Chandreyi Basu studied History and Art History in India and Italy before earning a Ph.D. in Art History at the University of Pennsylvania. She writes about early Buddhist art as well as patronage and cross-cultural interaction in ancient Indian art, focusing on northwestern India, northern Pakistan, and southern Afghanistan. She is the author of Displaying Many Faces: Art and Gandharan Identity (2004), a catalogue of a private collection of ancient Pakistani art. In her courses, Buddhist Art and Gender Issues in Asian Art, students compare art across regions in Asia. She also teaches surveys of South Asian art and European art from Prehistory to the Middle Ages as well as a course that examines the Taj Mahal as an icon of Islamic Architecture. In 2003, she traveled with students from her Buddhist Art and Ritual class to Thailand with a grant from the St. Lawrence University Asian Studies Initiative.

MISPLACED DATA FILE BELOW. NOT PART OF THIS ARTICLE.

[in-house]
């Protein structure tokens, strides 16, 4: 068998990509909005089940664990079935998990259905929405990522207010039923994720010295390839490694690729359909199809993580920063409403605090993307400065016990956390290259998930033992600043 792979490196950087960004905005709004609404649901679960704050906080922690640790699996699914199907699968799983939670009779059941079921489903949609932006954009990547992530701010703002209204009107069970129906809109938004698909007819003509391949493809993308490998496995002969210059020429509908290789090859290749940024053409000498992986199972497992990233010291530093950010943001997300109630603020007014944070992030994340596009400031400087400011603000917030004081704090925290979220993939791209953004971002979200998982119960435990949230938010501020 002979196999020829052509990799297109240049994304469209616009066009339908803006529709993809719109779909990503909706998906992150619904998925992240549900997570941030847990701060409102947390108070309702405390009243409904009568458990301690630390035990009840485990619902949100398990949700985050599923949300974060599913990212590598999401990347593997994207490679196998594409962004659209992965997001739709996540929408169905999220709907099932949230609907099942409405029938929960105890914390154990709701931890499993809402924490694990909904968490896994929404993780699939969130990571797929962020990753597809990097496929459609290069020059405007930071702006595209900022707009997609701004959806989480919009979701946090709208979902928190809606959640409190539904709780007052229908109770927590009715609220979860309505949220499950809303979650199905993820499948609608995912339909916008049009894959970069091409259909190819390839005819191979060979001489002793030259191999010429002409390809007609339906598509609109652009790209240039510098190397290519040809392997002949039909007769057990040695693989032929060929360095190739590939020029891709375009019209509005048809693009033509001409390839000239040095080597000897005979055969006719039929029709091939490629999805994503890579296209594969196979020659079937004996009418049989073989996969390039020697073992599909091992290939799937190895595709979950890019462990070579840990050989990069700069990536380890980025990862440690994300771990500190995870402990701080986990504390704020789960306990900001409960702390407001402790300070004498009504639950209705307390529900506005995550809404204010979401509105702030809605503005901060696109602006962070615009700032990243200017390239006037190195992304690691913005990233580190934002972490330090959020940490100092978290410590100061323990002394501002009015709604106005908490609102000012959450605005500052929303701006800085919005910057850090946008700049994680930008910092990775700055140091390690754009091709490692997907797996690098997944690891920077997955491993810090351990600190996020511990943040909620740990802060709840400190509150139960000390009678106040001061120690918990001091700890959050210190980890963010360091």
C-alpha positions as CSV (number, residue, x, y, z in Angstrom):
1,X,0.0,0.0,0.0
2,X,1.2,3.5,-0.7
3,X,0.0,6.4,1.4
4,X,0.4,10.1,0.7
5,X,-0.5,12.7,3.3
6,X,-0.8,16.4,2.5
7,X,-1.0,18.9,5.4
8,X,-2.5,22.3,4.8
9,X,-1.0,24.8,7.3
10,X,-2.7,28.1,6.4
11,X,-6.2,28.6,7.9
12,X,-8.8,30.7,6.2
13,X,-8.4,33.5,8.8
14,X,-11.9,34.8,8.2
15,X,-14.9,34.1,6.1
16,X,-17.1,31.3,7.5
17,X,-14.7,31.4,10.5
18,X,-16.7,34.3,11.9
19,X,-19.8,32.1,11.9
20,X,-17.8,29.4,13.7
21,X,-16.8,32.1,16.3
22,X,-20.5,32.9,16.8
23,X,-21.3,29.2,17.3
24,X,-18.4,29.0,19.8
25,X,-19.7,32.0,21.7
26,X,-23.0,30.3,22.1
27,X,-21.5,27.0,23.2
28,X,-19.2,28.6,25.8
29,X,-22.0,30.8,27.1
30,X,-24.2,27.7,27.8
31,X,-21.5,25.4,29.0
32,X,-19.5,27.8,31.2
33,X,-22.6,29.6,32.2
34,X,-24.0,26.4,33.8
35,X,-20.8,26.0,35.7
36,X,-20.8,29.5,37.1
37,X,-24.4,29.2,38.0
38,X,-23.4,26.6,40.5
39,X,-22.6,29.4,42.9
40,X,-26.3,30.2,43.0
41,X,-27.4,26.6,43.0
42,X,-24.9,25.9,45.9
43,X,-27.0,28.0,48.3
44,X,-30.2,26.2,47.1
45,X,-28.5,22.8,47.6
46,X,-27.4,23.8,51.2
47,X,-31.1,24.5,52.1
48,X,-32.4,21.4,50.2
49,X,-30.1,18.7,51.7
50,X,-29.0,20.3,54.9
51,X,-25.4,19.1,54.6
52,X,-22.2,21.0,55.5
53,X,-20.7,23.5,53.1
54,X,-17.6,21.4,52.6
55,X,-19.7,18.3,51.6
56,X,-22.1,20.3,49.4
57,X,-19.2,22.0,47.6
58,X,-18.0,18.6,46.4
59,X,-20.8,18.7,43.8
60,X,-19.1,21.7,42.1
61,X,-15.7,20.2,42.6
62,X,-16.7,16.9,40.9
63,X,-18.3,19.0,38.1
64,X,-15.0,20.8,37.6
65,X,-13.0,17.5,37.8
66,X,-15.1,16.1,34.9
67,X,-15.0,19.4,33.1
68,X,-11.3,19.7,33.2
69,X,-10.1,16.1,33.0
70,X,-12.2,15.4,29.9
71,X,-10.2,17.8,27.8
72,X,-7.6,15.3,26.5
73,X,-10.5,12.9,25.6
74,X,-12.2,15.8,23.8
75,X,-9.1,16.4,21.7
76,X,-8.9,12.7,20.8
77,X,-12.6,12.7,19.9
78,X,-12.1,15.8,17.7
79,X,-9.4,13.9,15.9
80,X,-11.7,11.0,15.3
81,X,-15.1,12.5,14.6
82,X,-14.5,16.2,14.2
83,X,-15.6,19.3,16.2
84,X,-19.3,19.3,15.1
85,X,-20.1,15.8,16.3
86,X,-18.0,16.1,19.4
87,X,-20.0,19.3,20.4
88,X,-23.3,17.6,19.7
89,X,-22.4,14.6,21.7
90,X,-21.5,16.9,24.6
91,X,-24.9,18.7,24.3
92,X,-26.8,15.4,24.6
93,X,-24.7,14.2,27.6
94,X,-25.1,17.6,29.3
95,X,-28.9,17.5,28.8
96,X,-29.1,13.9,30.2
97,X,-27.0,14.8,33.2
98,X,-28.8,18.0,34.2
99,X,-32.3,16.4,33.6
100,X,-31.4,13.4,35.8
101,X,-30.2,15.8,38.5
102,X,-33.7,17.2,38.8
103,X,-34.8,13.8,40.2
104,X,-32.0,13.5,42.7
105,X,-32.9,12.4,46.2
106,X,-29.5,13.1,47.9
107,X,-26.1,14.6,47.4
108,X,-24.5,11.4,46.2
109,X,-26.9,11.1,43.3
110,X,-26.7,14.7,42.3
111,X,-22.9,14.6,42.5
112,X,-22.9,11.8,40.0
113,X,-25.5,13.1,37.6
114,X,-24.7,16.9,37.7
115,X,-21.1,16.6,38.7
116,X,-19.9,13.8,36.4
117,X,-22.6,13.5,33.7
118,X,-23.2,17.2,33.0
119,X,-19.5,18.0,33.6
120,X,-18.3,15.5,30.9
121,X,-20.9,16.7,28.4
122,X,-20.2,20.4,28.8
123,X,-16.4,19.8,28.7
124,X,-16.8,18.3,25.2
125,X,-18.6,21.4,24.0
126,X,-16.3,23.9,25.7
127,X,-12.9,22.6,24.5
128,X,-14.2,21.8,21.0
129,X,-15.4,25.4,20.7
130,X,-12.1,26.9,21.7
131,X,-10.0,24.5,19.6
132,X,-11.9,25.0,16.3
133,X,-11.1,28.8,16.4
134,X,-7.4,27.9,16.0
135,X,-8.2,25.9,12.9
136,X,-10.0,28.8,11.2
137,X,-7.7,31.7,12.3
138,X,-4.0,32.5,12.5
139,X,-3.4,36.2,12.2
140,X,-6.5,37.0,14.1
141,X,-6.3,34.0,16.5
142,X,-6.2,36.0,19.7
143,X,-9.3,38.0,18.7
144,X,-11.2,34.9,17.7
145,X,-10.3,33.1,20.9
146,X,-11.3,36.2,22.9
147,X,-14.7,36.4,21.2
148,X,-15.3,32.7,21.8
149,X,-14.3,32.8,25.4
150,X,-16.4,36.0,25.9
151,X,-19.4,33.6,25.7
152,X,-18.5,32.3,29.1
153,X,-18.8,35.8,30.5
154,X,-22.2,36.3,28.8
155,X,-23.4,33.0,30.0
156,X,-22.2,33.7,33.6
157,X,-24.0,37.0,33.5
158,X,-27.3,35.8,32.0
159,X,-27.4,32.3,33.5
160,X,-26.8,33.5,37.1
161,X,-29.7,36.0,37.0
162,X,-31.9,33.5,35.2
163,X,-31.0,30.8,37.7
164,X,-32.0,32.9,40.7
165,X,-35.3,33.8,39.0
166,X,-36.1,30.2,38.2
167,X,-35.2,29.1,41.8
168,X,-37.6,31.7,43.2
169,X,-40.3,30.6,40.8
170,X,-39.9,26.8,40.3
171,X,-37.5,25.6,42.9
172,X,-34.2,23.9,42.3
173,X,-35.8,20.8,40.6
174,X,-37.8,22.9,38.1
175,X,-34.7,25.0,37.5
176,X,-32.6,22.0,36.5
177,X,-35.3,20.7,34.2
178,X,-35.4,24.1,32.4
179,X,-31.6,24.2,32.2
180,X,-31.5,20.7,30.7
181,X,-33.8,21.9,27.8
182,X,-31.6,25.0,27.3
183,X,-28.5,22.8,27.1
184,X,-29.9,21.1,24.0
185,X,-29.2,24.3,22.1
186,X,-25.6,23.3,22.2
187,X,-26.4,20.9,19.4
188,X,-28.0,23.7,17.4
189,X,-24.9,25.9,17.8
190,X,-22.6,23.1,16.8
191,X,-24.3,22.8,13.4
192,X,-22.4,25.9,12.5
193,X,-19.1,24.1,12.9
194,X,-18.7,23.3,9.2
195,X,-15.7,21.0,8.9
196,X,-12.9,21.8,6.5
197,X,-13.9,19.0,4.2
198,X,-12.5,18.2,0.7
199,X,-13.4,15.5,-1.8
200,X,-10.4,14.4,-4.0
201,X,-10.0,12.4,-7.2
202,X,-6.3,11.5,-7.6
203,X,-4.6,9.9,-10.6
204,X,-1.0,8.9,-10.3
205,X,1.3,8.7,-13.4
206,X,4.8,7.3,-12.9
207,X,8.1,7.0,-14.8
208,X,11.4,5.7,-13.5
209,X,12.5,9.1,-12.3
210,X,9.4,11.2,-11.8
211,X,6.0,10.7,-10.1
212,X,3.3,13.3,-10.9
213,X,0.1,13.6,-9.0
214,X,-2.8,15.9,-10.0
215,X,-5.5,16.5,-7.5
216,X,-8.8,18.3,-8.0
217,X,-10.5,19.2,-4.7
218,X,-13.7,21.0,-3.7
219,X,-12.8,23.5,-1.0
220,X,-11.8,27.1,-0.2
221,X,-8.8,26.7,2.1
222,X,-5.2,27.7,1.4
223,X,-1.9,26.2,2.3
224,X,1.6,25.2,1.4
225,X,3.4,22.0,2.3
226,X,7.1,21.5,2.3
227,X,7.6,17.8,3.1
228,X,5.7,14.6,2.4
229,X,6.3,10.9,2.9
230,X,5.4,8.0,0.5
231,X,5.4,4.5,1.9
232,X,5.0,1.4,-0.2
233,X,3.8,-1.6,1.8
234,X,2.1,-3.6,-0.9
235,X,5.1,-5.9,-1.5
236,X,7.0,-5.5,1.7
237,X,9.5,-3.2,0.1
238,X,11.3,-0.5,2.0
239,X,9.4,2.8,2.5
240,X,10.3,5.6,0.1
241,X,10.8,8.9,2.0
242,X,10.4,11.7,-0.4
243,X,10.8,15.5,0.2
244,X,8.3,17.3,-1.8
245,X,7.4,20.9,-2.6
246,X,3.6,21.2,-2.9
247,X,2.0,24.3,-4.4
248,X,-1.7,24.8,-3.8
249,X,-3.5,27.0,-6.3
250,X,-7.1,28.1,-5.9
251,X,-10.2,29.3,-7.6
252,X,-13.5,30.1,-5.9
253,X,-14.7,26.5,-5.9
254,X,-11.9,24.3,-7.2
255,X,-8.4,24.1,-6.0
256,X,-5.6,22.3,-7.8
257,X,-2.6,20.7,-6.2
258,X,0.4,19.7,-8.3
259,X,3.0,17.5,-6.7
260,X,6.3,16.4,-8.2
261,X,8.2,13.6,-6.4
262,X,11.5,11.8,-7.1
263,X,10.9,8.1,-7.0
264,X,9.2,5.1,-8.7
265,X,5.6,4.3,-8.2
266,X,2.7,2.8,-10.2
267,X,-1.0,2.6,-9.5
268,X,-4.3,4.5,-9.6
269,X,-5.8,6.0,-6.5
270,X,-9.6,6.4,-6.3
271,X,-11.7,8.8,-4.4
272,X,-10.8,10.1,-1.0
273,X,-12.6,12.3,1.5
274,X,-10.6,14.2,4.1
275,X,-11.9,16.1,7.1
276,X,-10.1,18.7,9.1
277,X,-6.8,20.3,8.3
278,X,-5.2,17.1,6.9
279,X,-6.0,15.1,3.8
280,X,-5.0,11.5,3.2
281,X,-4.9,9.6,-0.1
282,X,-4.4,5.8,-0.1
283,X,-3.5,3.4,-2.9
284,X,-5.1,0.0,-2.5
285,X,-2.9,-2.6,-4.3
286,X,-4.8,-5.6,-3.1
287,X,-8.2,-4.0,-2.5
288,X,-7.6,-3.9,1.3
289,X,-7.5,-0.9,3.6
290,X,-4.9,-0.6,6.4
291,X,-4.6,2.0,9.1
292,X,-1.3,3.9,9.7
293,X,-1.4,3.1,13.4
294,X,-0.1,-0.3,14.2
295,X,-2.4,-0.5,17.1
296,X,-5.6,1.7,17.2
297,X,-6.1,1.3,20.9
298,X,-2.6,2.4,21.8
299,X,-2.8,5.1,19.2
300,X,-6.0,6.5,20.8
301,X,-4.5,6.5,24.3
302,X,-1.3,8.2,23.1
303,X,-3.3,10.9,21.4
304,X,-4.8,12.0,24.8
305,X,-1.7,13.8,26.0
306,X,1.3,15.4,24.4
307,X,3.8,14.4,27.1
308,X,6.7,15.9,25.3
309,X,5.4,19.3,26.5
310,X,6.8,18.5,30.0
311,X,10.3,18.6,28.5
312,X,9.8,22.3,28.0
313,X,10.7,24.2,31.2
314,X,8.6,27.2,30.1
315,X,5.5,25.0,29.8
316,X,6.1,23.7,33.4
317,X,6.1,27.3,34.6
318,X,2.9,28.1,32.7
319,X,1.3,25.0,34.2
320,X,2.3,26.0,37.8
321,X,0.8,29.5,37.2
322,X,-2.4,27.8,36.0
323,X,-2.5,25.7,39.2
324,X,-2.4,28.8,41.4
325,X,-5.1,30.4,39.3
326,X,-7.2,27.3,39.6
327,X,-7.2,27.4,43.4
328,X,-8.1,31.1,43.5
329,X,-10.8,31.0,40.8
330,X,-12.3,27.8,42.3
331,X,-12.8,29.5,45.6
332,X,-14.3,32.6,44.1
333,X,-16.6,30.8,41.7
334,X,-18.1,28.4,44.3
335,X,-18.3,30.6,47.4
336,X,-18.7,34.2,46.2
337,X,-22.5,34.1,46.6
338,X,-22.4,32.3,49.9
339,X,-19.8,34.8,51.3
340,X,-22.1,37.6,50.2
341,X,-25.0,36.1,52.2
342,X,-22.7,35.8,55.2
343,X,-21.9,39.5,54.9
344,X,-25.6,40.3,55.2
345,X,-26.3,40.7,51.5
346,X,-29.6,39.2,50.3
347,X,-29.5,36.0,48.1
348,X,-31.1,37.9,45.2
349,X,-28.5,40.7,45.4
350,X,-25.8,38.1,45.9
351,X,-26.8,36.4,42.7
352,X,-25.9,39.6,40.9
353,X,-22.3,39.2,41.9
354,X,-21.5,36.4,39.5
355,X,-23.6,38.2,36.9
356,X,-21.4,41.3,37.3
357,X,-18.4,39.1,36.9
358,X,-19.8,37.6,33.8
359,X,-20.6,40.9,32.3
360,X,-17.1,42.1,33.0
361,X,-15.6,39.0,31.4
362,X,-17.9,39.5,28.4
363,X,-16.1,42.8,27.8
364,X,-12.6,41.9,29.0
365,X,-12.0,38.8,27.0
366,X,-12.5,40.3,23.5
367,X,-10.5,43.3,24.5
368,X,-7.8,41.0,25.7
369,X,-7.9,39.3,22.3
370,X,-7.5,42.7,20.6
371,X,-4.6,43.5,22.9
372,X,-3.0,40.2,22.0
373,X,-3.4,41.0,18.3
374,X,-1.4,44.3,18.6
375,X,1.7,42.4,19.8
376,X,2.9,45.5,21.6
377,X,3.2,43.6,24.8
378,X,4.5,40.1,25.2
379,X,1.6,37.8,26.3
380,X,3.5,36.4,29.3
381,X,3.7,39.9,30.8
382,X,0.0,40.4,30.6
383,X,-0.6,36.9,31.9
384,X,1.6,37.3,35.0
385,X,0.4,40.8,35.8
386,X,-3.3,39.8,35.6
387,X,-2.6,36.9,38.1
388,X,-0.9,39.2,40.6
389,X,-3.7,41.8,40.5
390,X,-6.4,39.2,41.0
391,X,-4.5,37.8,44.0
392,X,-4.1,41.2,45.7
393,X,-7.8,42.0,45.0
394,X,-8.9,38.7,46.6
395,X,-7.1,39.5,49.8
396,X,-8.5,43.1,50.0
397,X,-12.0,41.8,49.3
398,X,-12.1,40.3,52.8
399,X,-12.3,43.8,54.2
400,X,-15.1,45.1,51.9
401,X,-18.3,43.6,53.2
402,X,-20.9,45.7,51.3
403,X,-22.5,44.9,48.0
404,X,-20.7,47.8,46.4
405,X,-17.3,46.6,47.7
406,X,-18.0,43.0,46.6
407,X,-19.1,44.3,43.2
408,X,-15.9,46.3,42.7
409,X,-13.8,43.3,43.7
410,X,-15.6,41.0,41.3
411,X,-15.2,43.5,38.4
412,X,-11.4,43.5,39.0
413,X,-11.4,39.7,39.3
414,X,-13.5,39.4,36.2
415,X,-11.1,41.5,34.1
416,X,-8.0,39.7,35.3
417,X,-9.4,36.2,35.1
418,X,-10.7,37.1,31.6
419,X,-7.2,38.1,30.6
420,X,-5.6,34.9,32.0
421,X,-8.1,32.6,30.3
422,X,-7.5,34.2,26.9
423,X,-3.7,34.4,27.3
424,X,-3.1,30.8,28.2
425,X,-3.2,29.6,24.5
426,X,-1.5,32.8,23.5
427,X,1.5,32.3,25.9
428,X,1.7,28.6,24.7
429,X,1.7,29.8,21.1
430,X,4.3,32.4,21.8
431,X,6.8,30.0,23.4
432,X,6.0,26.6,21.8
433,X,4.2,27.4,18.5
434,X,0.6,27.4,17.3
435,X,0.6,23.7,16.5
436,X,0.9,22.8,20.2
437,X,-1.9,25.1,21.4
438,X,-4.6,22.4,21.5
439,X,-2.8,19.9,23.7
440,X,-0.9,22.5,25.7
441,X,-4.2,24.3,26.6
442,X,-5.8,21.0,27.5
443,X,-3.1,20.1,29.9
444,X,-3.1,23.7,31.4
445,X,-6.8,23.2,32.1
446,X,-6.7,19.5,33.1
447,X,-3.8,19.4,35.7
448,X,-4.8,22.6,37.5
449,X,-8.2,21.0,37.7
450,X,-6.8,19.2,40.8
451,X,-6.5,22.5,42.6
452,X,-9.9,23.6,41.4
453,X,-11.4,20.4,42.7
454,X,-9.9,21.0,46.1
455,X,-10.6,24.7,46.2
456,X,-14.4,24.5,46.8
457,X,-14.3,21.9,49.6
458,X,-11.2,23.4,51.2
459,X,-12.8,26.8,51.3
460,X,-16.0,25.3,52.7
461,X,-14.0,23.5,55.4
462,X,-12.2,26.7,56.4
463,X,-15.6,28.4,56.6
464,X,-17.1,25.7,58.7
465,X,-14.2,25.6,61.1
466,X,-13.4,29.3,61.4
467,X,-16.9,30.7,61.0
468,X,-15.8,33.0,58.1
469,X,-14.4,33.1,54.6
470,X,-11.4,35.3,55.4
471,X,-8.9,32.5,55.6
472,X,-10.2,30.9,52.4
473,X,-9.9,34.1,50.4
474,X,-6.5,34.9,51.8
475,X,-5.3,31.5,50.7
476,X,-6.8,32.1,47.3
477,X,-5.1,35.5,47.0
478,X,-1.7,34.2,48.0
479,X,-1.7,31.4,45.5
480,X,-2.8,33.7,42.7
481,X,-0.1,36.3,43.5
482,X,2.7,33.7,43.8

Ph.D. Pennsylvania; Laurea Istituto Universitario Orientale, Naples, Italy; M.A. Jawaharlal Nehru University, New Delhi, India; B.A. Calcutta, India.
Recent articles include essays on body markings in India, worshipper figures in Buddhist art, and the famous Indian ivory figurine found in Pompeii, Italy. She has written the bibliographic essay on Hindu iconography for Oxford Bibliographies Online (OUP) and continues to update the text periodically. She recently wrote about the iconography of the earliest surviving sculpture of Saraswati, the goddess of learning.
Professional associations membership
College Art Association; Association of Asian Studies, American Council of Southern Asian Art.
Survey of Art I (FA 116); Icons of Islamic Architecture (FA 212); Buddhist Art and Ritual (FA 217); Arts of South Asia (FA 218); Gender Issues in Asian Art (FA 319).